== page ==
The Portico Quartet are ‘indie’ in the truest sense of the word. Frederick Bernas talks to the Mercury-nominated post-jazz ensemble.

It is a genuine musical fairytale. In 2004, the Portico Quartet was just one of countless acts busking the hallowed walkways of London’s South Bank. Four short years later, the group finds itself nominated for the prestigious Mercury Music Prize, with a long list of gigs and festival appearances to its credit, and a fair degree of critical acclaim. The imminent question on the minds of all aspiring bands will be: how did they do it?

Talking to Nick Mulvey, Jack Wyllie, Milo Fitzpatrick and Duncan Bellamy before their gig at Rough Trade East, it becomes obvious their feet are firmly on the ground. Although none are originally from London, the four met in the capital when studying various courses at university and started jamming in public – “we got a really positive reaction,” says drummer Bellamy; “it was one of the things that spurred us on at first. We didn’t really know each other that well but we just started busking and everyone loved it, from little kids to old grannies and everyone in between.”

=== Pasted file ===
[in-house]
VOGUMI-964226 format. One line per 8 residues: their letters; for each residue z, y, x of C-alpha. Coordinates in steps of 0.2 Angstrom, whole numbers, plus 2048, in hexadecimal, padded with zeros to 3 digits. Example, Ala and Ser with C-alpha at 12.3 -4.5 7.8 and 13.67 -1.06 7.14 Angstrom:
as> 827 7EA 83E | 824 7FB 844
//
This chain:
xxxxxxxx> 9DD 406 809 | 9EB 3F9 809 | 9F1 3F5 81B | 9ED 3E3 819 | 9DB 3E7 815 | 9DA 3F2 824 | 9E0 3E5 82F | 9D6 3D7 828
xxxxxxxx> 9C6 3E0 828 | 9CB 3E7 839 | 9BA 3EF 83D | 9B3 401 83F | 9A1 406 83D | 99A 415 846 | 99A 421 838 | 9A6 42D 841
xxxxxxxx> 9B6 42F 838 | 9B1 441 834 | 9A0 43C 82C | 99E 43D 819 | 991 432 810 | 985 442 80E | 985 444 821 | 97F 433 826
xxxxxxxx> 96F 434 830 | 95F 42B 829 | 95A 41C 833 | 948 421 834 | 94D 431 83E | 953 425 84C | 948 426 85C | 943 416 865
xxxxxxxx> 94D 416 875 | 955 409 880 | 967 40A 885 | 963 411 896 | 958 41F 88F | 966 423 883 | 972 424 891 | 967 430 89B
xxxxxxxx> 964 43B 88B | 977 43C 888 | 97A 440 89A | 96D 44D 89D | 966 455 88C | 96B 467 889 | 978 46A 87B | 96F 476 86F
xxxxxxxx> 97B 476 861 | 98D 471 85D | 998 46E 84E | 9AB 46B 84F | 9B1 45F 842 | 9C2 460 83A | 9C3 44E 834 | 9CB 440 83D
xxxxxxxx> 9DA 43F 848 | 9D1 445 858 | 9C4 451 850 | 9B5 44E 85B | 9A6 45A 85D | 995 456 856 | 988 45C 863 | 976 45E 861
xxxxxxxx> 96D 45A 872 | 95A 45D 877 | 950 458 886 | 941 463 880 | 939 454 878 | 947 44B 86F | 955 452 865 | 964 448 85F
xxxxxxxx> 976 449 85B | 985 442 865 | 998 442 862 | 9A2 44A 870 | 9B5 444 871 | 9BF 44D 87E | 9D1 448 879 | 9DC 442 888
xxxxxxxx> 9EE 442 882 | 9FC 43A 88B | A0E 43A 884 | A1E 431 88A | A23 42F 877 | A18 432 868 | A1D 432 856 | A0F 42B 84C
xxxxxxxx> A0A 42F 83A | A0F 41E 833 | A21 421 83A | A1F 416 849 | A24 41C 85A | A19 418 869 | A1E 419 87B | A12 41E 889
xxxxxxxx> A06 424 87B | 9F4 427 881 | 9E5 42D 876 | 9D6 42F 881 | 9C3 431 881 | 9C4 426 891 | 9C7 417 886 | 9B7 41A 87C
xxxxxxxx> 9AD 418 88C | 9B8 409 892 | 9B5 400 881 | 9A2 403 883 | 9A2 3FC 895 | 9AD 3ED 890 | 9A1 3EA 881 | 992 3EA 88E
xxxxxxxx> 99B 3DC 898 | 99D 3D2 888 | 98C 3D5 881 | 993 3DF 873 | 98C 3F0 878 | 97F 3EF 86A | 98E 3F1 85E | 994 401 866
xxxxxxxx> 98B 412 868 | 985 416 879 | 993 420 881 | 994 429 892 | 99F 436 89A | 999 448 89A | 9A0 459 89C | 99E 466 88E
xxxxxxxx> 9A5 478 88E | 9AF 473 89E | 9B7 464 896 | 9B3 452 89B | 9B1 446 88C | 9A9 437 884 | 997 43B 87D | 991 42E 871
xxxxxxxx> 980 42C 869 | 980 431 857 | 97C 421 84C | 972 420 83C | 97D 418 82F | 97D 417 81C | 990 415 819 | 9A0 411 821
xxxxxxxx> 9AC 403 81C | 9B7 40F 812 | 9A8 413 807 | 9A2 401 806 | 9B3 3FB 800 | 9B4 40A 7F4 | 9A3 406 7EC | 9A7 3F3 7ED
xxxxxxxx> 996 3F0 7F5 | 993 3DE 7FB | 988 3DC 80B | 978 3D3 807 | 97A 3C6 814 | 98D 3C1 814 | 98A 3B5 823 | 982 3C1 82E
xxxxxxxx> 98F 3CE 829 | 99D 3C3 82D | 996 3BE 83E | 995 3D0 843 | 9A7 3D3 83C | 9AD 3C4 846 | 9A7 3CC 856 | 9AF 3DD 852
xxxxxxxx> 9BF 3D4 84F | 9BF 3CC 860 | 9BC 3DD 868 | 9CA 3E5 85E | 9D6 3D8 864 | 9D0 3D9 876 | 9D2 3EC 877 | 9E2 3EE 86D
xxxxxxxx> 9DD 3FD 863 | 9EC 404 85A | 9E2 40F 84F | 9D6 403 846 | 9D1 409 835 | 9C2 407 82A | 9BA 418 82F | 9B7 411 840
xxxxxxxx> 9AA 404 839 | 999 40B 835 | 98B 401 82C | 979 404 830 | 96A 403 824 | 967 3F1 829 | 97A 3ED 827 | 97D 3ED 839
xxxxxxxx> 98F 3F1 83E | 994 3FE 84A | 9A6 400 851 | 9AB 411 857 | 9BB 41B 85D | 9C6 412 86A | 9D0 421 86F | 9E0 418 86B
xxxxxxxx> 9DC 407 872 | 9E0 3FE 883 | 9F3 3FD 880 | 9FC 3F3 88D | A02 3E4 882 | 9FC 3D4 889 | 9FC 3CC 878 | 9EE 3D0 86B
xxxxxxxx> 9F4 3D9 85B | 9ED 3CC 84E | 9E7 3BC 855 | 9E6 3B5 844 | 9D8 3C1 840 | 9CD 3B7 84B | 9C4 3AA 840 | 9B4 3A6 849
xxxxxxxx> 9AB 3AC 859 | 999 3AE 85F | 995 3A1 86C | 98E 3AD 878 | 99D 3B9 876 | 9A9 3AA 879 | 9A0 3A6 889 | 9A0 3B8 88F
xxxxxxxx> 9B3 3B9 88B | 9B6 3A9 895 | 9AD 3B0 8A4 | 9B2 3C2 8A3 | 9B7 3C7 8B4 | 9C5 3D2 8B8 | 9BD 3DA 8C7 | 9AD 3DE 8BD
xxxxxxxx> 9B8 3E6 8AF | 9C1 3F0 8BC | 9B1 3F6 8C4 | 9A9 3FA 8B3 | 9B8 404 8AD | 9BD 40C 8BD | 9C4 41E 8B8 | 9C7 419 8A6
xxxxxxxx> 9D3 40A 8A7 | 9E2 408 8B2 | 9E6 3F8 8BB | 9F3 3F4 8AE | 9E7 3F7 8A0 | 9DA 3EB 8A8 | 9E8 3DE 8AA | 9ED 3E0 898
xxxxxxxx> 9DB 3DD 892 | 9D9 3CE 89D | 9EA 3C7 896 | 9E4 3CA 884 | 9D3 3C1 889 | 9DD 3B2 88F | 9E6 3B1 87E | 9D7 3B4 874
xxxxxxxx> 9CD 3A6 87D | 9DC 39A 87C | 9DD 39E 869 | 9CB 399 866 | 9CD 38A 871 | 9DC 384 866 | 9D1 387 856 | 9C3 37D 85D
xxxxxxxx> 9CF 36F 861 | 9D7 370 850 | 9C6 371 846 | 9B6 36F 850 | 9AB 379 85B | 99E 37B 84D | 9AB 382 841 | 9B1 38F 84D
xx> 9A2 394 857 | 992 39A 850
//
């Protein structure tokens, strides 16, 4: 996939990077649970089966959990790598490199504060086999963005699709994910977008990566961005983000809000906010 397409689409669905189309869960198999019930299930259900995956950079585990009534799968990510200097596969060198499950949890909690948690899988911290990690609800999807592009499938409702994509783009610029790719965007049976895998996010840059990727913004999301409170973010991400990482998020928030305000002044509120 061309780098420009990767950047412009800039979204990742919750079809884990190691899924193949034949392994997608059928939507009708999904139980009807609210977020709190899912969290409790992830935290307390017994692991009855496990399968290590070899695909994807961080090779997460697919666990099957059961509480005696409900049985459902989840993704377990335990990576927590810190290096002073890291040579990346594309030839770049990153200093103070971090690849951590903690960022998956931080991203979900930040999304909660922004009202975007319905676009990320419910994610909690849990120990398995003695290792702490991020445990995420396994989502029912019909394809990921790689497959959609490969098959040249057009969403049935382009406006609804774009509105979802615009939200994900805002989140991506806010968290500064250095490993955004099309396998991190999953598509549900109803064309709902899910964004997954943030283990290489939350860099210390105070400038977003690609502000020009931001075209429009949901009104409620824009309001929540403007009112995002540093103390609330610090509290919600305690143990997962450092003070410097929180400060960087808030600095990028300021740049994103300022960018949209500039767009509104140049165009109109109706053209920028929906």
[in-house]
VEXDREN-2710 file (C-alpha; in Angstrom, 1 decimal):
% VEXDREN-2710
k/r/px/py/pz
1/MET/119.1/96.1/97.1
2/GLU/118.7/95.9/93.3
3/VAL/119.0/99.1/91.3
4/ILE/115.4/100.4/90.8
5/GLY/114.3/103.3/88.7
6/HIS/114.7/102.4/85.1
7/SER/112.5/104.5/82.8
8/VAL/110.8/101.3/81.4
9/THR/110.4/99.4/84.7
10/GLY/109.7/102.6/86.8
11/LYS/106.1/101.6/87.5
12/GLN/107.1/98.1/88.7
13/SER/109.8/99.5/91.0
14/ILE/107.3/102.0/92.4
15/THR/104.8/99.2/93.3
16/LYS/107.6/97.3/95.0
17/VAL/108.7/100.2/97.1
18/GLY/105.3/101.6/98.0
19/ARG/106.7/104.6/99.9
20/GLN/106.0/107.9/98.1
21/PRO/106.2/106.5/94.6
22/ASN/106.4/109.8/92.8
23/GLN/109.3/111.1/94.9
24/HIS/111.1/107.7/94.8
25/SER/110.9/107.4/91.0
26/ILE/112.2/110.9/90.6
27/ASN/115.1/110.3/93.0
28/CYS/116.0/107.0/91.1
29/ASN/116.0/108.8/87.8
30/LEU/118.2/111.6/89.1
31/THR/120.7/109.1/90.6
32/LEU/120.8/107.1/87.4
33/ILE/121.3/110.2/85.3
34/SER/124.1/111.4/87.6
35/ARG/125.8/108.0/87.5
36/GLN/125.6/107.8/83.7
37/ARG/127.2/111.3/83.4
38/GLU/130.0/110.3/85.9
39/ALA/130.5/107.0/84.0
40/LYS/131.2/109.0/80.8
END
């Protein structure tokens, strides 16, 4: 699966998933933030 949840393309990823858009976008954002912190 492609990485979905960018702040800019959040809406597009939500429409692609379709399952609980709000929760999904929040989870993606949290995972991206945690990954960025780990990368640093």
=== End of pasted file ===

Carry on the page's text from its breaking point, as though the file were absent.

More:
“We sold 10,000 copies of our debut album like that, about 200 a day,” Mulvey continues. “We had an industrial CD burner, so we would spend Friday nights getting them ready to sell that weekend.” In true DIY band tradition, the money was put straight back into recording time – and this notion of hard work has been a key factor in the Quartet’s rapid rise. At the end of 2007 they were rewarded with the Vortex jazz club’s Babel label releasing Knee-Deep In The North Sea, which has gone on to receive the Mercury nomination.

Another important facet of the group’s appeal is use of the Hang, a percussive steel instrument created in Switzerland by two master metallurgists and only available from this single source. “Since we’ve been selling CDs busking, people have been sharing them, showing their friends, who have been wondering ‘what’s that?’,” Duncan explains. Its mystical reverberation, which catalyses a similar trance-like aesthetic to Indonesian Gamelan music, is a hallmark of the Portico sound.